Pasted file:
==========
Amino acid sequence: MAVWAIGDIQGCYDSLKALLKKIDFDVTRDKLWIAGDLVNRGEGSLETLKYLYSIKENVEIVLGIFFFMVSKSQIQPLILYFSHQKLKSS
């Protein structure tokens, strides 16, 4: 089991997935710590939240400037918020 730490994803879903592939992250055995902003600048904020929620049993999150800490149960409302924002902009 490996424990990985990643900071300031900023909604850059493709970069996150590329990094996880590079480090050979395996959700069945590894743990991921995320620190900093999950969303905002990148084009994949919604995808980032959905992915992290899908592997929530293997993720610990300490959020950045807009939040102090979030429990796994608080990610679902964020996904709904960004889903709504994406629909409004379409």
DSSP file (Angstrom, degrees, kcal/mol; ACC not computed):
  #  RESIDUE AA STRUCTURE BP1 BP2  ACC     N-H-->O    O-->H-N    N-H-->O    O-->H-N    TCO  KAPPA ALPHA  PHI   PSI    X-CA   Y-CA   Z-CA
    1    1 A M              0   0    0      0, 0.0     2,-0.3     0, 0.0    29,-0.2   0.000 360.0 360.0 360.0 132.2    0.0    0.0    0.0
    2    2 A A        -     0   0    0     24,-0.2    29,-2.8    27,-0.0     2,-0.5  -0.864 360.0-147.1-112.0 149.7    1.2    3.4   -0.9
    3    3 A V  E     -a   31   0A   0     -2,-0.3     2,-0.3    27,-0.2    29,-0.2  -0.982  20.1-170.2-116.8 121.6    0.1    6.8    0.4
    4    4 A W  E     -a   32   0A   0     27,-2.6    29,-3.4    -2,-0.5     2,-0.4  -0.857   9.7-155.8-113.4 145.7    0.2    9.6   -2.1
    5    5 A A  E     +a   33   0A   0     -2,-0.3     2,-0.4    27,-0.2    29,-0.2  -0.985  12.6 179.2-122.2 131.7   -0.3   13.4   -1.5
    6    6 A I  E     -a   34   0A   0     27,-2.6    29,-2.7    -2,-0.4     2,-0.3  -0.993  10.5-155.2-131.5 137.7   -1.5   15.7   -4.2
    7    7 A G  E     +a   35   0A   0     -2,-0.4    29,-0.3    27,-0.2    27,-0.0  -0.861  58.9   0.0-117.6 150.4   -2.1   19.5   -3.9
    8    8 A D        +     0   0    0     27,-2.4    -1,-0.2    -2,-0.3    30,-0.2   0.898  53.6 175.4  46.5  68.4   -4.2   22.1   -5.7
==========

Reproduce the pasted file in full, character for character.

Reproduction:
Amino acid sequence: MAVWAIGDIQGCYDSLKALLKKIDFDVTRDKLWIAGDLVNRGEGSLETLKYLYSIKENVEIVLGIFFFMVSKSQIQPLILYFSHQKLKSS
């Protein structure tokens, strides 16, 4: 089991997935710590939240400037918020 730490994803879903592939992250055995902003600048904020929620049993999150800490149960409302924002902009 490996424990990985990643900071300031900023909604850059493709970069996150590329990094996880590079480090050979395996959700069945590894743990991921995320620190900093999950969303905002990148084009994949919604995808980032959905992915992290899908592997929530293997993720610990300490959020950045807009939040102090979030429990796994608080990610679902964020996904709904960004889903709504994406629909409004379409």
DSSP file (Angstrom, degrees, kcal/mol; ACC not computed):
  #  RESIDUE AA STRUCTURE BP1 BP2  ACC     N-H-->O    O-->H-N    N-H-->O    O-->H-N    TCO  KAPPA ALPHA  PHI   PSI    X-CA   Y-CA   Z-CA
    1    1 A M              0   0    0      0, 0.0     2,-0.3     0, 0.0    29,-0.2   0.000 360.0 360.0 360.0 132.2    0.0    0.0    0.0
    2    2 A A        -     0   0    0     24,-0.2    29,-2.8    27,-0.0     2,-0.5  -0.864 360.0-147.1-112.0 149.7    1.2    3.4   -0.9
    3    3 A V  E     -a   31   0A   0     -2,-0.3     2,-0.3    27,-0.2    29,-0.2  -0.982  20.1-170.2-116.8 121.6    0.1    6.8    0.4
    4    4 A W  E     -a   32   0A   0     27,-2.6    29,-3.4    -2,-0.5     2,-0.4  -0.857   9.7-155.8-113.4 145.7    0.2    9.6   -2.1
    5    5 A A  E     +a   33   0A   0     -2,-0.3     2,-0.4    27,-0.2    29,-0.2  -0.985  12.6 179.2-122.2 131.7   -0.3   13.4   -1.5
    6    6 A I  E     -a   34   0A   0     27,-2.6    29,-2.7    -2,-0.4     2,-0.3  -0.993  10.5-155.2-131.5 137.7   -1.5   15.7   -4.2
    7    7 A G  E     +a   35   0A   0     -2,-0.4    29,-0.3    27,-0.2    27,-0.0  -0.861  58.9   0.0-117.6 150.4   -2.1   19.5   -3.9
    8    8 A D        +     0   0    0     27,-2.4    -1,-0.2    -2,-0.3    30,-0.2   0.898  53.6 175.4  46.5  68.4   -4.2   22.1   -5.7